The Benefits of Using NFP

Shared Fertility

Culturally, women still typically bear the majority of the responsibility for family planning. It is often expected that women will take the necessary steps to avoid pregnancy and their husbands may have little input into or responsibility for their family planning.

With NFP, both spouses are taught to understand the nature of fertility and work with it, either to plan a pregnancy or to avoid one. Couples who practice NFP share responsibility for family planning because they make the decision to make love or abstain together.

Greater Communication

NFP can be used as a tool to increase communication between husbands and wives because it encourages open conversations about their sexual desires and desired family size. Every fertility cycle is an opportunity to revisit the conversation together.

Stronger Marriages

Several studies have reported the divorce rate for NFP users to be between 1-5% (123) instead of the average societal rate of 50%

Greater Appreciation

Many couples who use NFP say that periodic abstinence (about 7-10 days per cycle) actually increases their appreciation for one another. The abstinence tends to have a “honeymoon effect,” causing couples to anticipate being sexually intimate in the future.

Increased Romance

Having a time each month when sexual expression is to be avoided also helps couples learn to express their love for one another in non-sexual ways. This is why NFP can cultivate greater romance between spouses and help them rediscover why they fell in love in the first place.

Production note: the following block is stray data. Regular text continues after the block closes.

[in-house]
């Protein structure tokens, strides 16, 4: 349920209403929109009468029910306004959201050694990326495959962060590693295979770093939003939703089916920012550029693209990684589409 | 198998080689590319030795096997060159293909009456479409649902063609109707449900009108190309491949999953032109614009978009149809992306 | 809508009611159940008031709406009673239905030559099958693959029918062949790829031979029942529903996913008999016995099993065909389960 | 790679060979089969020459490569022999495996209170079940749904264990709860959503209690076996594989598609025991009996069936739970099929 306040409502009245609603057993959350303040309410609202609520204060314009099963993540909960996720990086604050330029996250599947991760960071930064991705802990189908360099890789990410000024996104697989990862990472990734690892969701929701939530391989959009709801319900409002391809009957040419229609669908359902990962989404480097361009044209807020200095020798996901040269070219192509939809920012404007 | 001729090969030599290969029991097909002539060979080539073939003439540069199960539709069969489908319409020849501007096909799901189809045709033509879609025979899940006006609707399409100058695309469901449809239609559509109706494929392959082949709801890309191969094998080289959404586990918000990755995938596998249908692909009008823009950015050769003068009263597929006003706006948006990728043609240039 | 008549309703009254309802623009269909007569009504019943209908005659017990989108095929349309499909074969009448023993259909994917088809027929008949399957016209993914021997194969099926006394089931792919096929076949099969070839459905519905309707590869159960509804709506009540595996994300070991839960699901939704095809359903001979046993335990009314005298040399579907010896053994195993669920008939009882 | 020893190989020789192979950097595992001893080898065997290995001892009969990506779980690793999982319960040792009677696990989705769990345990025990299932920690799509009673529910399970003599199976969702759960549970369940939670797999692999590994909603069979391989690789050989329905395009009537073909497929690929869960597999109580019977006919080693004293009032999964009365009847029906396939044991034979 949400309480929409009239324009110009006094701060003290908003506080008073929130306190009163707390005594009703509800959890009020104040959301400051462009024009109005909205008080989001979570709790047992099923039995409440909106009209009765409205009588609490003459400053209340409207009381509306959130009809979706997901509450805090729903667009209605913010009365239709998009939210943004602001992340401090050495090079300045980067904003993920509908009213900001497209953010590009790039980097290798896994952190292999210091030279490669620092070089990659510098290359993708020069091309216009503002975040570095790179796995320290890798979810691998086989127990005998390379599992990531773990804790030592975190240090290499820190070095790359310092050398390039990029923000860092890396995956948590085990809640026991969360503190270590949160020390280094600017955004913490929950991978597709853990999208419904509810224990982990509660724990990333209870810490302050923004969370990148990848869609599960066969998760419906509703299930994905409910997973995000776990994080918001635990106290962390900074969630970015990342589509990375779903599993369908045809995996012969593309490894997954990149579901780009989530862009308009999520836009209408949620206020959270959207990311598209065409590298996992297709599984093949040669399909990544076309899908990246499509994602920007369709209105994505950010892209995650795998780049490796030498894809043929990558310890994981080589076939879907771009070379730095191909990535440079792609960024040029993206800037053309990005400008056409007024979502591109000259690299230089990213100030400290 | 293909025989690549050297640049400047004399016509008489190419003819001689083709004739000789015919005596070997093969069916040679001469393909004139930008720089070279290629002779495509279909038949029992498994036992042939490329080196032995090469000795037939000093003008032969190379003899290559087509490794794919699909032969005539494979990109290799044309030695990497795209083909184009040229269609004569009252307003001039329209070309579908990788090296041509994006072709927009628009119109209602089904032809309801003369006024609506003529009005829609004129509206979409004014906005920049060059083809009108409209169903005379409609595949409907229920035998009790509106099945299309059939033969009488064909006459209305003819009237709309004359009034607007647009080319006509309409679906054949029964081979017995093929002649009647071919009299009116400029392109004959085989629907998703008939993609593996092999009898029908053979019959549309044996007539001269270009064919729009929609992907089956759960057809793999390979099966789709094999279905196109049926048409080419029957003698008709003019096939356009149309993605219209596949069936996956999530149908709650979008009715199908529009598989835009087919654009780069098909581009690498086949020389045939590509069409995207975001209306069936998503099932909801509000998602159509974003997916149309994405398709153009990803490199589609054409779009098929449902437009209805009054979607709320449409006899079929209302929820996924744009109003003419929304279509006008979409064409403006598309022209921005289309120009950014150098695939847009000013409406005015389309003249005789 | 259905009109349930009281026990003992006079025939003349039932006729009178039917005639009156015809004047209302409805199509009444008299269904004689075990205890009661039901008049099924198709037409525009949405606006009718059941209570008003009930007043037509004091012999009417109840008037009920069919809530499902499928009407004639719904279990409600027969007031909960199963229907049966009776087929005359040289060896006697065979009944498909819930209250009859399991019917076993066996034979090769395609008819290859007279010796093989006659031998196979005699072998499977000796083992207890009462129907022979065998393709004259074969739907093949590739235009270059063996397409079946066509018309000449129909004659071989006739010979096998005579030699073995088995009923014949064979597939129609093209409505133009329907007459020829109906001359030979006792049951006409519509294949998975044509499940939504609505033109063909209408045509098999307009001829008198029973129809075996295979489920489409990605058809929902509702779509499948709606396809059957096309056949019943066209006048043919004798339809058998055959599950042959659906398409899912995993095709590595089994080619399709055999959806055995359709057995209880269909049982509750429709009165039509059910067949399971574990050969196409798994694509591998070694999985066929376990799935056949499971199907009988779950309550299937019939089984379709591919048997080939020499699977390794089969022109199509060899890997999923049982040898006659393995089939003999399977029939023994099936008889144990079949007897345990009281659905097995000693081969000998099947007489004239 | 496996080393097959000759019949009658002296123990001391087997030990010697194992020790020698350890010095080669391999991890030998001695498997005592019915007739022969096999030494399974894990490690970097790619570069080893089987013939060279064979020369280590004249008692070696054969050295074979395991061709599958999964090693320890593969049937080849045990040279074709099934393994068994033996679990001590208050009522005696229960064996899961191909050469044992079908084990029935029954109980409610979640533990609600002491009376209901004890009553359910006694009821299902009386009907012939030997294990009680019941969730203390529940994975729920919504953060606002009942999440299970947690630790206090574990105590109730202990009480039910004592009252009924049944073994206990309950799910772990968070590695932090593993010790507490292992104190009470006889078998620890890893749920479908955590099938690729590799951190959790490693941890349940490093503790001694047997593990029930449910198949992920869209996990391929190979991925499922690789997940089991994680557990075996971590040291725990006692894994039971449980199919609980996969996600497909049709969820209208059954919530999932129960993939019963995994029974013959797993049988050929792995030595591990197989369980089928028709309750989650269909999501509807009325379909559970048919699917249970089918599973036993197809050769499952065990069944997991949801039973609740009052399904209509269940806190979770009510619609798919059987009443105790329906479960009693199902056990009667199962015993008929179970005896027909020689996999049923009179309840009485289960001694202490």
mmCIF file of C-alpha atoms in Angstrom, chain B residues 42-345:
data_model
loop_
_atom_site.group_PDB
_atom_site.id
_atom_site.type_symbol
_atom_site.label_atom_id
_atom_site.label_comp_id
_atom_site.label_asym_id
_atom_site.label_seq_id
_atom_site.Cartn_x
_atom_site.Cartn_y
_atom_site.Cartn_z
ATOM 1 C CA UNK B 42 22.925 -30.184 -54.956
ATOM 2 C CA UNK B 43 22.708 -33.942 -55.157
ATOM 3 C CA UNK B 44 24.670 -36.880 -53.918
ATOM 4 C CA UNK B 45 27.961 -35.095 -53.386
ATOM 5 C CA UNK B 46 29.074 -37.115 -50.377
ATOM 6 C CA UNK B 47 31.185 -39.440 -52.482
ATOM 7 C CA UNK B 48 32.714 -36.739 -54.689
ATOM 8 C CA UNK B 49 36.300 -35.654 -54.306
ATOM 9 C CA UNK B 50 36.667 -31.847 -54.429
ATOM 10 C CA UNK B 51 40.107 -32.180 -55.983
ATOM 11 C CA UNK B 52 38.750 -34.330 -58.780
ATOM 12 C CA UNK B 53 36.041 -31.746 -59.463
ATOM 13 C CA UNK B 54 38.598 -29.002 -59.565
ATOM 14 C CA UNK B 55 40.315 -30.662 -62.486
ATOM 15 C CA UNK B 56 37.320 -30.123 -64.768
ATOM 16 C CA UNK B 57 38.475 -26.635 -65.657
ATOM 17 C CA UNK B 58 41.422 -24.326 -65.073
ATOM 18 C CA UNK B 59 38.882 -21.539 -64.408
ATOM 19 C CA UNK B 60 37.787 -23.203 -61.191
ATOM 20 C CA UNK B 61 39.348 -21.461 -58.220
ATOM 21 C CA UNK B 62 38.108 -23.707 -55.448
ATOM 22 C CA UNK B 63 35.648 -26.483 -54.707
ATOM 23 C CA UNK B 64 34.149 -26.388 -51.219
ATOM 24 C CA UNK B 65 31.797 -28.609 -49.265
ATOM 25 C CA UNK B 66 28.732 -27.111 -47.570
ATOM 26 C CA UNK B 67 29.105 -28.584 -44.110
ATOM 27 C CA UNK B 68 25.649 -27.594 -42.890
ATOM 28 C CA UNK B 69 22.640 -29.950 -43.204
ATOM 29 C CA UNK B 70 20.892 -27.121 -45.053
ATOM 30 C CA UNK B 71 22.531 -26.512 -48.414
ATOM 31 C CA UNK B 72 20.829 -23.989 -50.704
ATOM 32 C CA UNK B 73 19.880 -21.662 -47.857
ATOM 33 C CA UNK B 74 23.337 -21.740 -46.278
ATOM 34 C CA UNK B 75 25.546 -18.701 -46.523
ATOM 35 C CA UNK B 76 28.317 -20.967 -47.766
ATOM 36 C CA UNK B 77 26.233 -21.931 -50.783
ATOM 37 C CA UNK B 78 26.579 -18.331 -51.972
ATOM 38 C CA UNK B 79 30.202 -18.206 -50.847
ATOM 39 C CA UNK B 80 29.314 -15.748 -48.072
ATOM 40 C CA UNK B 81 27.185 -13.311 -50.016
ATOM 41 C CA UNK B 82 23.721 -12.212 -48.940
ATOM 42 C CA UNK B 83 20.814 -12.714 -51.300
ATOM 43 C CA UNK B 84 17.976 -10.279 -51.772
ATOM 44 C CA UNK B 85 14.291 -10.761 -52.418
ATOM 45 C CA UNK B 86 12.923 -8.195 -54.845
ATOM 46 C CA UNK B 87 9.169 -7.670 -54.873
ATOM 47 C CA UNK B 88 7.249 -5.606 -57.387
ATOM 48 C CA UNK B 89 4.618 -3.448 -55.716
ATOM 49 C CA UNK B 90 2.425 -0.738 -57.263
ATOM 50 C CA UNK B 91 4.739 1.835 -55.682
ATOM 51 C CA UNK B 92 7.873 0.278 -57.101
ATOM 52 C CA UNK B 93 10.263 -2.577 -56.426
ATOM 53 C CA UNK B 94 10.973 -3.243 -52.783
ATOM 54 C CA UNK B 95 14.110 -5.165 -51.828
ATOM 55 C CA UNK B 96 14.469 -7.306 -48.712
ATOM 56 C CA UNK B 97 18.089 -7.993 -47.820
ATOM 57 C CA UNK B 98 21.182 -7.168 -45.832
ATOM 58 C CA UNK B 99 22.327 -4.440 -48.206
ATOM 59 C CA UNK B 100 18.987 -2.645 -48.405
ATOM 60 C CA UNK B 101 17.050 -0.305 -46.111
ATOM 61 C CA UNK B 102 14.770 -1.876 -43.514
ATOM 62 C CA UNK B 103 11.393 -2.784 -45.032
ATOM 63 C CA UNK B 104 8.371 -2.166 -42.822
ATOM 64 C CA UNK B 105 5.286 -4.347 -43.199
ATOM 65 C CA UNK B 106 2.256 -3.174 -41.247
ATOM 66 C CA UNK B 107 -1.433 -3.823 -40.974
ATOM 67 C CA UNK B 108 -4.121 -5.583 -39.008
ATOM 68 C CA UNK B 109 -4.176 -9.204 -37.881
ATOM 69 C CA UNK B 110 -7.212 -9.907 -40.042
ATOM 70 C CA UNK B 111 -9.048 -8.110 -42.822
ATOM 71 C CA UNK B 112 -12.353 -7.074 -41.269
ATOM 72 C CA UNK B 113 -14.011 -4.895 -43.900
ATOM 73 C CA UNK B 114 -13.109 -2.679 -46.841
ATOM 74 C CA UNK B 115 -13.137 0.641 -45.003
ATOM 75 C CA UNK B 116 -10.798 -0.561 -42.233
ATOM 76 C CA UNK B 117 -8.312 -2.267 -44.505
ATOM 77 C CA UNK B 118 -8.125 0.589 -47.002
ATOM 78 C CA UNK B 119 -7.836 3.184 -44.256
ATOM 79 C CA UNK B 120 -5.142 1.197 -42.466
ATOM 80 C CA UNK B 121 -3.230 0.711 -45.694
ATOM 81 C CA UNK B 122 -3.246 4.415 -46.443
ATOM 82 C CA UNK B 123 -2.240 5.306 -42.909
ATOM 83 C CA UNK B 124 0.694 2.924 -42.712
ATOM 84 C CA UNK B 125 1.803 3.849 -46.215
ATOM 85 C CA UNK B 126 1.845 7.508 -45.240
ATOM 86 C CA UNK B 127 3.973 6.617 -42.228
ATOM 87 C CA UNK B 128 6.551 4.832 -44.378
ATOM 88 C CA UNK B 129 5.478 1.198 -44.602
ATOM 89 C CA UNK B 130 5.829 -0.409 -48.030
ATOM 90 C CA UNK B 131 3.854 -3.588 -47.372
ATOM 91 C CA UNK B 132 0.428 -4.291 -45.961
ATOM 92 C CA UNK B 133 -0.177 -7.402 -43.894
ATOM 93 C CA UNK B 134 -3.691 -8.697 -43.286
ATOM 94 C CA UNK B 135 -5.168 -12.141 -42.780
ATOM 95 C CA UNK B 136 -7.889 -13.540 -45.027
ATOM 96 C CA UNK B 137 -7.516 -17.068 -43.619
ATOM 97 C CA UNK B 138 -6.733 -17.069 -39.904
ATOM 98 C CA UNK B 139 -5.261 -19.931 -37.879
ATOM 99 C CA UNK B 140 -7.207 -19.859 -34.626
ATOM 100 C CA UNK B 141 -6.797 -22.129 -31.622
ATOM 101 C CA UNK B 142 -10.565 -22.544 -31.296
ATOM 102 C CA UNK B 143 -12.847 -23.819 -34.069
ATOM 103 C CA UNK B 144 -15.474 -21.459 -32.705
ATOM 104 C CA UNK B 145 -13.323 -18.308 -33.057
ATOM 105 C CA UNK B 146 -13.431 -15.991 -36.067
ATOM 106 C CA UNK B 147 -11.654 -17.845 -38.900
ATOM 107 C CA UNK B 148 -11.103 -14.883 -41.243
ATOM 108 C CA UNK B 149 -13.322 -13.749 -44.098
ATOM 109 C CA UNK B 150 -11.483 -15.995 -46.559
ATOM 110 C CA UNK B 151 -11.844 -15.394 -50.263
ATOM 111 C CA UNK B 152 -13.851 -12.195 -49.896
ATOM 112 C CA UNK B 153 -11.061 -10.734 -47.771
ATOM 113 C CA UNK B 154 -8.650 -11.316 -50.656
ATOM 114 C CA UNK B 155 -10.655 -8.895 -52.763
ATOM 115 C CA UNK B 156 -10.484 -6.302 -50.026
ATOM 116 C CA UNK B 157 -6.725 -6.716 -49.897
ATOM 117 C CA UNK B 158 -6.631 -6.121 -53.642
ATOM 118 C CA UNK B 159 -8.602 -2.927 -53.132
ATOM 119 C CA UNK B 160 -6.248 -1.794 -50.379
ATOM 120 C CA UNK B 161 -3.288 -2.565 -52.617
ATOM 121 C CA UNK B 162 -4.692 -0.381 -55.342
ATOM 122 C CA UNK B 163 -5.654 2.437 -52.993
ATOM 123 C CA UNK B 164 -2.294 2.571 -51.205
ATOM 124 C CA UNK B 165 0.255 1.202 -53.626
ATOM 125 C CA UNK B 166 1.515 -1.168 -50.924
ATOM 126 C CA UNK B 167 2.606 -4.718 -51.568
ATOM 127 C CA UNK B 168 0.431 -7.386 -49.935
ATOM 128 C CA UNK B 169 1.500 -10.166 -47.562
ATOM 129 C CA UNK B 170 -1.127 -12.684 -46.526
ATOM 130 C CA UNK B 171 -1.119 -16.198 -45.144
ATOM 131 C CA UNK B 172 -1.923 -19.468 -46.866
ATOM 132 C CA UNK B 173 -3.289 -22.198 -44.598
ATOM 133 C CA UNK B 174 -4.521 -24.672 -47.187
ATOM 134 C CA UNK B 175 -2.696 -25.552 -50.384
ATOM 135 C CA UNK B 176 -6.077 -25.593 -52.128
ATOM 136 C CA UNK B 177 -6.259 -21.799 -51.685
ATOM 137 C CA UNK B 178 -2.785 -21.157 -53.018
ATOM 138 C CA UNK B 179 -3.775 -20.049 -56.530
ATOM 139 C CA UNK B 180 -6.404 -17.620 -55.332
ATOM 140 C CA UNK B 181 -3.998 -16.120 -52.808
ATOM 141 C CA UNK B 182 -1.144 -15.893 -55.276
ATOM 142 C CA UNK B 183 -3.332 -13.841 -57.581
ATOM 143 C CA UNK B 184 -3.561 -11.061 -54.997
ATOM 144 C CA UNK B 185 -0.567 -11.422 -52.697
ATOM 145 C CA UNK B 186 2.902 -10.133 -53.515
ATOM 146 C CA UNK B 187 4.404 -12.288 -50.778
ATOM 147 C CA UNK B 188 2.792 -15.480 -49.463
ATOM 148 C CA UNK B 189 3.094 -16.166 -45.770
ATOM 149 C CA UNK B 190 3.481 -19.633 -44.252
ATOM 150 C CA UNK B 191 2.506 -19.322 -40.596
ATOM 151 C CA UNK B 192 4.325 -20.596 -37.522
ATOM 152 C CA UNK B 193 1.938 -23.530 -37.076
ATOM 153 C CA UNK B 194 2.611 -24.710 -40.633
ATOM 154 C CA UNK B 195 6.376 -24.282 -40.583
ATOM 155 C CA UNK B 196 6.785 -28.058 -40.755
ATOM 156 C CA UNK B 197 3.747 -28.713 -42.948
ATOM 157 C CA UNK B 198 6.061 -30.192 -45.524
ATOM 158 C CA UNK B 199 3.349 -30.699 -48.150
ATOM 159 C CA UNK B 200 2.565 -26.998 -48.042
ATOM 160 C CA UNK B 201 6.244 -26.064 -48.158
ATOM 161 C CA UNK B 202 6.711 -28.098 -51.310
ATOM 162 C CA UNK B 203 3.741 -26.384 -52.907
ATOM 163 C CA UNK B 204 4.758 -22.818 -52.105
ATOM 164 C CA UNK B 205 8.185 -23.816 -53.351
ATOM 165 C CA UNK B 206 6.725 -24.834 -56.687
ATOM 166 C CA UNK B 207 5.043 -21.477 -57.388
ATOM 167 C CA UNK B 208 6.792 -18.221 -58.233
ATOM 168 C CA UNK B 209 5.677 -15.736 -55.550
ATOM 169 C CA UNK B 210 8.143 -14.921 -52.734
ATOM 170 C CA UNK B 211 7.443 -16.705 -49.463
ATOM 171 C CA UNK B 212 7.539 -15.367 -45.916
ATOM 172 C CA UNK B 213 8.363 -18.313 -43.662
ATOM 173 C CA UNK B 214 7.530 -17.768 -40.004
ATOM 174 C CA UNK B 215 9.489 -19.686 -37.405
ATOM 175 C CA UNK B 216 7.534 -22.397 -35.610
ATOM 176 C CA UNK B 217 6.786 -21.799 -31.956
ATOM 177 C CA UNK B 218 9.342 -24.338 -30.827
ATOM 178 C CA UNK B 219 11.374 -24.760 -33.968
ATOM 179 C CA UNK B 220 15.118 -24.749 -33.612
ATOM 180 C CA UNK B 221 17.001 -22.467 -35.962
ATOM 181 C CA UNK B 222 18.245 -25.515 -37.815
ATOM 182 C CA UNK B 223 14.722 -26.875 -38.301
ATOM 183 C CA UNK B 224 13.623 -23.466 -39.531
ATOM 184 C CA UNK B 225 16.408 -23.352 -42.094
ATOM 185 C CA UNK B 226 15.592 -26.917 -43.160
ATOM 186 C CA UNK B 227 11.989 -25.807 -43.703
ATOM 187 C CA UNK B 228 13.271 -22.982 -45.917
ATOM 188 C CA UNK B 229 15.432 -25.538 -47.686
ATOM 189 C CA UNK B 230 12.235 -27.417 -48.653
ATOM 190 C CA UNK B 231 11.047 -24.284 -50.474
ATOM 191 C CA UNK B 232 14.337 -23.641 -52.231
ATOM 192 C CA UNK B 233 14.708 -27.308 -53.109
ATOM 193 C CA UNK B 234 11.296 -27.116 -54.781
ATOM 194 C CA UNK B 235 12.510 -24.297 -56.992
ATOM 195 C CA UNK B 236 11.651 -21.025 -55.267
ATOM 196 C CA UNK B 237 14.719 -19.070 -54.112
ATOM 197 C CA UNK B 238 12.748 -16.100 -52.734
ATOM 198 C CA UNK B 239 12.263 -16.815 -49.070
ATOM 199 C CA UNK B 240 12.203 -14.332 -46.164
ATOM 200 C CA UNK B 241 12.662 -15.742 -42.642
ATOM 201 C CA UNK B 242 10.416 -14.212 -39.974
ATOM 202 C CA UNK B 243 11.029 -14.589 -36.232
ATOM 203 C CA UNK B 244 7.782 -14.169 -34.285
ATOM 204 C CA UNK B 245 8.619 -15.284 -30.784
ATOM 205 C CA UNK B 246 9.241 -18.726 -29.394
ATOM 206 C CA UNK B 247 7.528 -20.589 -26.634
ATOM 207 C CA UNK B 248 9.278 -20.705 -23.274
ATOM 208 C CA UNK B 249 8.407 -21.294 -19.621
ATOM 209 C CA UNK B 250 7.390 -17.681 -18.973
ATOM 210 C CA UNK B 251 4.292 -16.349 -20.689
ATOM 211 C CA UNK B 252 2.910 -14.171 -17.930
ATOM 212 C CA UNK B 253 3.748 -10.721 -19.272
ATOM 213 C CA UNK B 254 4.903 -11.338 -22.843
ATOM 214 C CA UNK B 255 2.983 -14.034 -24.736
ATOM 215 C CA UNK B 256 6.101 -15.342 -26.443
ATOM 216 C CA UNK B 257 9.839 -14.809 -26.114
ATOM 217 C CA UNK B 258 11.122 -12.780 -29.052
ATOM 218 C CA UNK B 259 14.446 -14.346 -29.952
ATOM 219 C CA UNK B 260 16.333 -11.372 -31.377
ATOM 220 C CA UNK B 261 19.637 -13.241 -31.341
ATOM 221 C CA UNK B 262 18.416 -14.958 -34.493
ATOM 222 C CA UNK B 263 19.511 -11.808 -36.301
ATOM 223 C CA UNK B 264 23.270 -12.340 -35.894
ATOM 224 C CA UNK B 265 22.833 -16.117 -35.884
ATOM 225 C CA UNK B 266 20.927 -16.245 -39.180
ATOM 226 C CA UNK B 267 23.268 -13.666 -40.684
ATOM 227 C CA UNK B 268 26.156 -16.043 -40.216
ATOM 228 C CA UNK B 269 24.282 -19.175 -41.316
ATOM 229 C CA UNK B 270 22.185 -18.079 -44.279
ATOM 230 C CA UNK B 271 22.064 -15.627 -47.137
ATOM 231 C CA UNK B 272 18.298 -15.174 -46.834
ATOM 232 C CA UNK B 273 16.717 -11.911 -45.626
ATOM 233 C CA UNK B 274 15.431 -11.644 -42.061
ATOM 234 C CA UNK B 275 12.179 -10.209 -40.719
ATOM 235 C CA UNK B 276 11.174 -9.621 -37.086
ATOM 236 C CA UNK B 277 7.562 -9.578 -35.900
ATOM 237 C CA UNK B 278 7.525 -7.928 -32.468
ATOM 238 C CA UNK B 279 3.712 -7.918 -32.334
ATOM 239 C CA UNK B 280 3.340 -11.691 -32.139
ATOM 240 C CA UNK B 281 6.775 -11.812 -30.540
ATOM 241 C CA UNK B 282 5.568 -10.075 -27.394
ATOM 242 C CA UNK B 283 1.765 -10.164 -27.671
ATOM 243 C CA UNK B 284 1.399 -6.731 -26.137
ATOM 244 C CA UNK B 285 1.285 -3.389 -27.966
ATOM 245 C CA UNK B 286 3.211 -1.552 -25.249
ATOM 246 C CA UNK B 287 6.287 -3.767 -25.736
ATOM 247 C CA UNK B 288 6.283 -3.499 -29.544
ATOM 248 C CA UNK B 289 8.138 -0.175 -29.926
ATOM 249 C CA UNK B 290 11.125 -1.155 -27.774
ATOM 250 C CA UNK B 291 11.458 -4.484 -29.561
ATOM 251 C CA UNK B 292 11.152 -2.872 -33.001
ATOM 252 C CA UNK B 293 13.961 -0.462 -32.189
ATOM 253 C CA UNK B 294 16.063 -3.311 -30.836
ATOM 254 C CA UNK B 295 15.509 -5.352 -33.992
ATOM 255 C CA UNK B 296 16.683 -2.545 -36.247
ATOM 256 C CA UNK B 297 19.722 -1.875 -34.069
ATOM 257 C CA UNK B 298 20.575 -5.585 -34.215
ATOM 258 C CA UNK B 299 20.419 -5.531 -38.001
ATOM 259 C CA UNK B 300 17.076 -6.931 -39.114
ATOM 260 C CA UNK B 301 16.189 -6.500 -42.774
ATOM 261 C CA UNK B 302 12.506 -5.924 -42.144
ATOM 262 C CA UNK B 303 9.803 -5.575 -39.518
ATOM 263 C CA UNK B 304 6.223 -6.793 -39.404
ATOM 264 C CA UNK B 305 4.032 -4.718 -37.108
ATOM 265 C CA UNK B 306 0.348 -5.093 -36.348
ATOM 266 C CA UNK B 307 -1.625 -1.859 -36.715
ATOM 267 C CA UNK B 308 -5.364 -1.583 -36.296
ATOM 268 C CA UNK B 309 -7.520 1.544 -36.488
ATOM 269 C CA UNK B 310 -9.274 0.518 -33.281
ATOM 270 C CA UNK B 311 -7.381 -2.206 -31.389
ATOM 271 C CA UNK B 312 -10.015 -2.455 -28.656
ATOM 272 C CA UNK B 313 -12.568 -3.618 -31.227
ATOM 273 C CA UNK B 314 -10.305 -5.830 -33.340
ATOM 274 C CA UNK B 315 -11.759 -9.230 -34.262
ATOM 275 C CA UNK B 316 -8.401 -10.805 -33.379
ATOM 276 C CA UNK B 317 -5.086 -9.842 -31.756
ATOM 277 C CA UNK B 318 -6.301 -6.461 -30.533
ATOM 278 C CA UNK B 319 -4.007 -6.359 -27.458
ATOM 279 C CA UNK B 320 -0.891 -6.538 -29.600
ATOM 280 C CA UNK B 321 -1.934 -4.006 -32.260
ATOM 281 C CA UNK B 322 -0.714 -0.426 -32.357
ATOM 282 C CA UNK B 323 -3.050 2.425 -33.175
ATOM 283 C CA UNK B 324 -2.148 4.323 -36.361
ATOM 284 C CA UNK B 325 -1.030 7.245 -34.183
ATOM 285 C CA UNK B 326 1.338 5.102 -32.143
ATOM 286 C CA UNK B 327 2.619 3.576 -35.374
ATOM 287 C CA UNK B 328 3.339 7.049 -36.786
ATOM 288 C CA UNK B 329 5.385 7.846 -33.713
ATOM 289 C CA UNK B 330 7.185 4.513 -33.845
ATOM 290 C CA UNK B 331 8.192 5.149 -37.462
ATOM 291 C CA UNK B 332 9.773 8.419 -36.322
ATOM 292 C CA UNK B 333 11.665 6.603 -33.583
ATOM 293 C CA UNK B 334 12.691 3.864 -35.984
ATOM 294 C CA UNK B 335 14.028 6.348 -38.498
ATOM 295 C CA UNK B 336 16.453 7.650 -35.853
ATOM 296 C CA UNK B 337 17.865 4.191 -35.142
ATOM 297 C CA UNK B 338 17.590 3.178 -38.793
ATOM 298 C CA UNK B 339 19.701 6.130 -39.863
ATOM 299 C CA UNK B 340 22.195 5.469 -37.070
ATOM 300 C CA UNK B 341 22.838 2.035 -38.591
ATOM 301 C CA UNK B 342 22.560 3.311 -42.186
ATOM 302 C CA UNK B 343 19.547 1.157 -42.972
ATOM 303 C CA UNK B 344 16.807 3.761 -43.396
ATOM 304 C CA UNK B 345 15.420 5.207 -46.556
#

Increased Intimacy

NFP can encourage greater intimacy between spouses because it enables that “one-flesh union” God intends sex to be. With NFP, there is nothing between you — no latex, no chemicals, nothing. You are able to give your spouse the total gift of yourself and receive the total gift of your spouse, with nothing held back.

Greater Sexual Self-Mastery and Maturity

When a couple postpones the pleasure of being together for the greater good of each other, their children, or other family members who may need their care, they are practicing discipline, virtue, and self-mastery. The ability to temporarily sacrifice one’s personal desires for the good of another is a sign of emotional and spiritual maturity.